Mariappanadar, S. and Kramar, R. (2014), "Sustainable people management practices in the Asia Pacific region", Asia-Pacific Journal of Business Administration, Vol. 6 No. 3. https://doi.org/10.1108/APJBA-07-2014-0089Download as .RIS
Emerald Group Publishing Limited
Sustainable people management practices in the Asia Pacific region
Article Type: Guest editorial From: Asia-Pacific Journal of Business Administration, Volume 6, Issue 3.
Sustainable human resource management (HRM) opens up new ways of conceptualising HRM. Although it has its origins in strategic human resource management (SHRM), it is much more. Sustainable HRM has broader concerns.
The sustainable HRM approach acknowledges the impact of HRM on a variety of stakeholders in the short term and the long term. Unlike SHRM, which has come to focus on the role of HRM in enhancing organisational performance by furthering financial and economic outcomes, sustainable HRM explicitly identifies the impact of HRM practices on people internal and external to the organisation. It also identifies the impact of organisational and HRM practices on the current and future environment.
Sustainable HRM makes a major contribution to conceptualising and understanding the formulation and implementation of HRM practices. It recognises that HRM practices are often contradictory. Rather than sending consistent messages to employees and managers, they send messages which conflict each other. At the heart of this contradiction is the paradox that managerial policy makers face. They are concerned with using people efficiently, but at the same time maintaining the stock of human capital.
This Special Issue of Asia Pacific Journal of Business Administration provides further insights into the implications and complexities of sustainable HRM. The papers highlight additional fascinating aspects of sustainable HRM and pose challenges to the dominant SHRM approach and its central concerns. At the heart of a number of papers are the concepts which inform HRM, the design and implementation of HRM policies and the significance of contextual factors. The issue makes a particular contribution to the literature by examining aspects of sustainable HRM in the Asia Pacific region.
The paper by Mak, Cheung, Mak and Leung focuses on the relationship between Confucian values and sustainability. The literature on sustainable HRM has traditionally been framed in terms of western perspectives of management, organisational and social relationships. However, the paper highlights the core elements of a Confucian philosophical tradition, such as the importance of an individual's moral cultivation and the ethical ideal of a living a good life, are consistent with sustainable HRM. Interviews with Chinese employees reveal the importance they place on a number of aspects of the workplace. These include job development opportunities, a harmonious working environment, good personal relationships at work, showing care and concern for other employees and the role of persuasion, rather than the use of force to influence people. Mak et al. make the optimistic conclusion that sustainability is supported by Confucian values and that Chinese companies are probably ready to embrace the concept of sustainability and implement sustainable people management practices. Sustainable HRM has profound implications for the design and execution of HRM practices.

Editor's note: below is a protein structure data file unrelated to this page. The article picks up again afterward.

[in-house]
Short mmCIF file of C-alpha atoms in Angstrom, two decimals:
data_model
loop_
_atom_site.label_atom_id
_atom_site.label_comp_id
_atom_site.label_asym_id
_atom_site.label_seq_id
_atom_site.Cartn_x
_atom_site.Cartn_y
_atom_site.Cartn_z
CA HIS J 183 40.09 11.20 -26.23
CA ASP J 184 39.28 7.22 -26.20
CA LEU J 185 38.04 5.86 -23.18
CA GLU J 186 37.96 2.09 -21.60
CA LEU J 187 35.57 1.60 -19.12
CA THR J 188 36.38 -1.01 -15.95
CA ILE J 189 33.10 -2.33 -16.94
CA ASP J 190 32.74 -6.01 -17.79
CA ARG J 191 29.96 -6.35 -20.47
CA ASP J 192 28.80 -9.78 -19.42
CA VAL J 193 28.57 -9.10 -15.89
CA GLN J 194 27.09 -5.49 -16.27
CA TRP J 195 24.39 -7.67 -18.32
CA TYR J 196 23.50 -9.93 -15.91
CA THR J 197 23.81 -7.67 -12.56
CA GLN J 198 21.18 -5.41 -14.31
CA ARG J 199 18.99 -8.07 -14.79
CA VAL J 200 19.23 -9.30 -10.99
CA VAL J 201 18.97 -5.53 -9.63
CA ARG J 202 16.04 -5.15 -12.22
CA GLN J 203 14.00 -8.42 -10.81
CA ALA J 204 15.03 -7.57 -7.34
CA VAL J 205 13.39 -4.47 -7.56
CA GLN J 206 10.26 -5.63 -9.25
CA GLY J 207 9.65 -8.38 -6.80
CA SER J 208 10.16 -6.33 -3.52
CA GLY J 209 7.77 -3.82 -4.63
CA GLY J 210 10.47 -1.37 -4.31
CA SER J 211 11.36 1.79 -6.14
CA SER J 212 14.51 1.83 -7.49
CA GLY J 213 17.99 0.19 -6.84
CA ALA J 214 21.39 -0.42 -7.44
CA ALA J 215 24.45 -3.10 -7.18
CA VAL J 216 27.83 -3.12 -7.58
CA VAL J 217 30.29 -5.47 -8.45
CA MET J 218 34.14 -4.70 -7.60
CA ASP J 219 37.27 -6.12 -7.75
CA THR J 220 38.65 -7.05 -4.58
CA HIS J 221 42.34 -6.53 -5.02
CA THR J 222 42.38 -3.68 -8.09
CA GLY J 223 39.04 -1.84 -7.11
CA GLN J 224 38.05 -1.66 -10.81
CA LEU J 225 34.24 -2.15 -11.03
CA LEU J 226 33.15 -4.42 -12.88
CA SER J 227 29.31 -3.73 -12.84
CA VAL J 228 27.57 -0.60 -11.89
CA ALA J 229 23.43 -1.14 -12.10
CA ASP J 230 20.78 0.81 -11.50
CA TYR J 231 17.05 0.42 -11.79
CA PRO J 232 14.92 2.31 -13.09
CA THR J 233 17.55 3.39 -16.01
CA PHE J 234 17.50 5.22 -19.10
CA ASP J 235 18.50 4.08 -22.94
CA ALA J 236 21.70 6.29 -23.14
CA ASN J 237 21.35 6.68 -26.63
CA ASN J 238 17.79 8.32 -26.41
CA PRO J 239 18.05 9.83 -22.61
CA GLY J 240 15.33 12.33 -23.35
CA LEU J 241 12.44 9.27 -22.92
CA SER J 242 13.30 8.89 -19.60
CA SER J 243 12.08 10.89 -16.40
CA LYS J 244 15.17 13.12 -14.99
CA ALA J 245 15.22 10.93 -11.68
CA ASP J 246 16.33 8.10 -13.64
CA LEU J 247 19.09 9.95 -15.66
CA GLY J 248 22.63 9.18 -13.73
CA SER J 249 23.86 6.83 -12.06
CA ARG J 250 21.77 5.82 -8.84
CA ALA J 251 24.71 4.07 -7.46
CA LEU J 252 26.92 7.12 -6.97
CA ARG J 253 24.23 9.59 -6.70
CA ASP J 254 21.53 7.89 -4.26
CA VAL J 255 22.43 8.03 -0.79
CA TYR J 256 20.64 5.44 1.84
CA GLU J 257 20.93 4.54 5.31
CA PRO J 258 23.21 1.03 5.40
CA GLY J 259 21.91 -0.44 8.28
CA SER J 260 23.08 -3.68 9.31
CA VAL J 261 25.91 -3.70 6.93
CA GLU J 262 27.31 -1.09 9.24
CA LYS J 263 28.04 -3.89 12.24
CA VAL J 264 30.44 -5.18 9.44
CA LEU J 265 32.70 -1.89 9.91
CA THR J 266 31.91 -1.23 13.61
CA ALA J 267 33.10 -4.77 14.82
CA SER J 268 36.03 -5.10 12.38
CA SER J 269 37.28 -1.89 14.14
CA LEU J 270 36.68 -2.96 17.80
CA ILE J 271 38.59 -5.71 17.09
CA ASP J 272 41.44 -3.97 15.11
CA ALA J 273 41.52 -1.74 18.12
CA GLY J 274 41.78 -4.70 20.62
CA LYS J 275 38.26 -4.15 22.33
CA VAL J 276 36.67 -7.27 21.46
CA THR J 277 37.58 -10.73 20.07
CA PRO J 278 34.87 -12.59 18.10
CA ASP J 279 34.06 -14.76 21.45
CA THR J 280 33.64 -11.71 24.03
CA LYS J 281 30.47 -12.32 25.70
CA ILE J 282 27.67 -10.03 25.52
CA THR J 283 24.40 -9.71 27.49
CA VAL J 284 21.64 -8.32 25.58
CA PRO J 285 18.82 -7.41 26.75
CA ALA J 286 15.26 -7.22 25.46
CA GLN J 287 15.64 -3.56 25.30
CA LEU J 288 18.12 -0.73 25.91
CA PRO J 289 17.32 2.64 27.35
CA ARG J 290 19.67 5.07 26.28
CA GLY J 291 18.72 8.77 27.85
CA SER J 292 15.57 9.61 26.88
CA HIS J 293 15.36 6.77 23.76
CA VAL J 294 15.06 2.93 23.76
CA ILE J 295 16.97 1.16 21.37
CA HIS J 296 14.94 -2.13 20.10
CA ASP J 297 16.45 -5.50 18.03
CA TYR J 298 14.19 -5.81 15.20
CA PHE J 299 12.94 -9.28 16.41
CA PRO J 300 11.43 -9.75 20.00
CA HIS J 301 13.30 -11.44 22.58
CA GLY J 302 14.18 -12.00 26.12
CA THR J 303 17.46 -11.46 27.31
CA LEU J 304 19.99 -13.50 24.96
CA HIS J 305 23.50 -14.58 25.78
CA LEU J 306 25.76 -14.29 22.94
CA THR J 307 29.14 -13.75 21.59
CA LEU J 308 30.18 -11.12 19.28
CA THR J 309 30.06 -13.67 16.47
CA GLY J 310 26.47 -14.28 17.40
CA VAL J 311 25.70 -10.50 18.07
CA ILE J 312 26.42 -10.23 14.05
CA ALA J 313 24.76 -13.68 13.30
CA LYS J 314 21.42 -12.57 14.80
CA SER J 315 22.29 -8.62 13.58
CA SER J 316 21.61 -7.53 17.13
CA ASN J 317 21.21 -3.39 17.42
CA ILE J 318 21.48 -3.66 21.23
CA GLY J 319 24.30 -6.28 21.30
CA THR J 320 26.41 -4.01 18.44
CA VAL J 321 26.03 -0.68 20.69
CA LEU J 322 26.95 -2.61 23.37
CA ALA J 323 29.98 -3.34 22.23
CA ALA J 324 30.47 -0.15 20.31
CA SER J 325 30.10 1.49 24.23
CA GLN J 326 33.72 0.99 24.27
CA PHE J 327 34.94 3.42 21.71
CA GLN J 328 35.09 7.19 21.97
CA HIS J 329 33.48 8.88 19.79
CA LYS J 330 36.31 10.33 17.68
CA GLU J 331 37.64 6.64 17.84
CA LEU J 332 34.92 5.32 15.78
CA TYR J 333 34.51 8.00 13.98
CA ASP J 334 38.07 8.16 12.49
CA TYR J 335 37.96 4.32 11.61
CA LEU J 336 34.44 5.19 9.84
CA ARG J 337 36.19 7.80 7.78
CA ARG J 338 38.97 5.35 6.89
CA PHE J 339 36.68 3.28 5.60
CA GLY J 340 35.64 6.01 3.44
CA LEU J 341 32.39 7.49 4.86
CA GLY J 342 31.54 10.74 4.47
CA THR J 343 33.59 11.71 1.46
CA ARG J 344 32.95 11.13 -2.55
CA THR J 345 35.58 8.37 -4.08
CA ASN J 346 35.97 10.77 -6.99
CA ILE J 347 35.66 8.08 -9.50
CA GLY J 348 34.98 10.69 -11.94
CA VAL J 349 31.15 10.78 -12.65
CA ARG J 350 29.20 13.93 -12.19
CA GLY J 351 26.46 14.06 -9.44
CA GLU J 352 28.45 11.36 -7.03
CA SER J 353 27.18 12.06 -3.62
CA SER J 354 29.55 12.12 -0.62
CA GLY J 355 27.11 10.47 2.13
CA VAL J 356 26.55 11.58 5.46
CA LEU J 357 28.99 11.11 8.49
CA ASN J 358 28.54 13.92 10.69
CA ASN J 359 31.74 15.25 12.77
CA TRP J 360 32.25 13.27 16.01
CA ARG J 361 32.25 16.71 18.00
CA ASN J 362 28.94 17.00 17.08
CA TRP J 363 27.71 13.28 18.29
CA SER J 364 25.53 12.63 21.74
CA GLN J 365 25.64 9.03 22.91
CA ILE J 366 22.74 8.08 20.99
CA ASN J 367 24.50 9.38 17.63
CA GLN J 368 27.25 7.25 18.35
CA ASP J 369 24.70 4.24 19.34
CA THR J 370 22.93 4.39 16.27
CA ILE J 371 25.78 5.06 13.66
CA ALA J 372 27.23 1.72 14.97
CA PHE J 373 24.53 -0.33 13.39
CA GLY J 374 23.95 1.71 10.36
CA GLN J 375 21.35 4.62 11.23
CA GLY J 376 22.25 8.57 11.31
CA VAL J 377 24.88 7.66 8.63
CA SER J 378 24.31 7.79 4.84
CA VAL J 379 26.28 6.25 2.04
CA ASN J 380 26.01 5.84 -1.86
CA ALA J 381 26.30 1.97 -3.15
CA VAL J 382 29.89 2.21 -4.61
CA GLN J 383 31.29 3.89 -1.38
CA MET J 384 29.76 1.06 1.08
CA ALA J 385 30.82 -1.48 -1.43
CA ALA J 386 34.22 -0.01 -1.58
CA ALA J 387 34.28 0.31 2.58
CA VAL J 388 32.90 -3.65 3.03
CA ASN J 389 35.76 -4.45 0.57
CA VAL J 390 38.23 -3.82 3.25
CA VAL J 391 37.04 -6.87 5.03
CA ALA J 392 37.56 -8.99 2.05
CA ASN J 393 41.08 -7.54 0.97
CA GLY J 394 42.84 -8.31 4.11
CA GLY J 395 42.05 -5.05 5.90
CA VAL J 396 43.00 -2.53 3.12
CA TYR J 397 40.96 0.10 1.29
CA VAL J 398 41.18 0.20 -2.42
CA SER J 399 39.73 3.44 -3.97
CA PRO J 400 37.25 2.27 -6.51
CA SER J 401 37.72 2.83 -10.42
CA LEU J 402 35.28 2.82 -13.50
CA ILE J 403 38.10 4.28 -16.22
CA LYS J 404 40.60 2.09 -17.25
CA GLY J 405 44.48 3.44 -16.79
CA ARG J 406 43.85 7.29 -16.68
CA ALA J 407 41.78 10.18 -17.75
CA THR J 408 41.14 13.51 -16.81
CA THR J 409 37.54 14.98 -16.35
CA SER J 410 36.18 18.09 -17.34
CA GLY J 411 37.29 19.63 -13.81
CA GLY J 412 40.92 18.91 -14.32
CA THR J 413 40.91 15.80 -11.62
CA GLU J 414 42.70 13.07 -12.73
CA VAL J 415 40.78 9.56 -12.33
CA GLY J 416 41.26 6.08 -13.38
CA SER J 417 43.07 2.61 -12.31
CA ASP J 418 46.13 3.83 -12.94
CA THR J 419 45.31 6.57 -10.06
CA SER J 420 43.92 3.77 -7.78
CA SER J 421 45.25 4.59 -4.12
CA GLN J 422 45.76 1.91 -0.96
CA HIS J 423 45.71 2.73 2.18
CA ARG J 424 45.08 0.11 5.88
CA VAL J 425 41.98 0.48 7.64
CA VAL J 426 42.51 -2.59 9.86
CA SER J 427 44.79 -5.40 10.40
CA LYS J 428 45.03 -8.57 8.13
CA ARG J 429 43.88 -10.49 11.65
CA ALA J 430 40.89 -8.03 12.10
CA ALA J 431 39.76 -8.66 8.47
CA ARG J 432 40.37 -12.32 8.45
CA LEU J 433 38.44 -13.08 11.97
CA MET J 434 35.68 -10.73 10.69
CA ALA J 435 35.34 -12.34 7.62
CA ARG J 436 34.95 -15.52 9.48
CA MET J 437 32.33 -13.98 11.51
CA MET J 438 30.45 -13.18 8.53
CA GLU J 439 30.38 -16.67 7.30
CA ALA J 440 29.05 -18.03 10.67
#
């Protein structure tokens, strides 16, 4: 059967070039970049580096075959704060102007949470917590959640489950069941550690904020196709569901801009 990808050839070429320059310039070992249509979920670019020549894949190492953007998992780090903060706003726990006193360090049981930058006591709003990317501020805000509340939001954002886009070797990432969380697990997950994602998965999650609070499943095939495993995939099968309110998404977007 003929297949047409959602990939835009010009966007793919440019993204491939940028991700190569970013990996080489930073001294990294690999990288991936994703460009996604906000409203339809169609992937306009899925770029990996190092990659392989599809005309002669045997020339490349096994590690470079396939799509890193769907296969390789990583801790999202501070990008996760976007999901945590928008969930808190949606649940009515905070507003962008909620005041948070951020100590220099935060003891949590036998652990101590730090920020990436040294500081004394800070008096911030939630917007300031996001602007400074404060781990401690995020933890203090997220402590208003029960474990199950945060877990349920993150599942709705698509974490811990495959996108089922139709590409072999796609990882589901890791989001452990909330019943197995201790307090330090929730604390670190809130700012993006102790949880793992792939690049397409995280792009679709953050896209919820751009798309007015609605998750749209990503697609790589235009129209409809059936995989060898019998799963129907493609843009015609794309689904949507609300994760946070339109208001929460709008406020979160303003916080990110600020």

The paper by Maley confronts the performance management and the performance appraisal processes. It views these processes from a sustainable HRM perspective and suggests ways of overcoming the common limitations of these processes. A sustainable HRM lens requires a very clear communication of the purpose of the performance management and performance appraisal process to a variety of stakeholders. In order to do this, managers would need to be accountable for effective communication. They would also be required to ensure there is consistency in the expectations of managers and employees regarding the conduct and outcomes of the processes. At the heart of this is the process of managing consensus about the process. This requires the involvement of employees in the development of the performance management and appraisal processes. It implies involvement in criteria setting, evaluation processes and the provision of support practices such as training. Her suggestions indicate the purpose of performance management and appraisal would broaden, its development and implementation would be more time consuming and that the negative impact of appraisal would be explicitly acknowledged.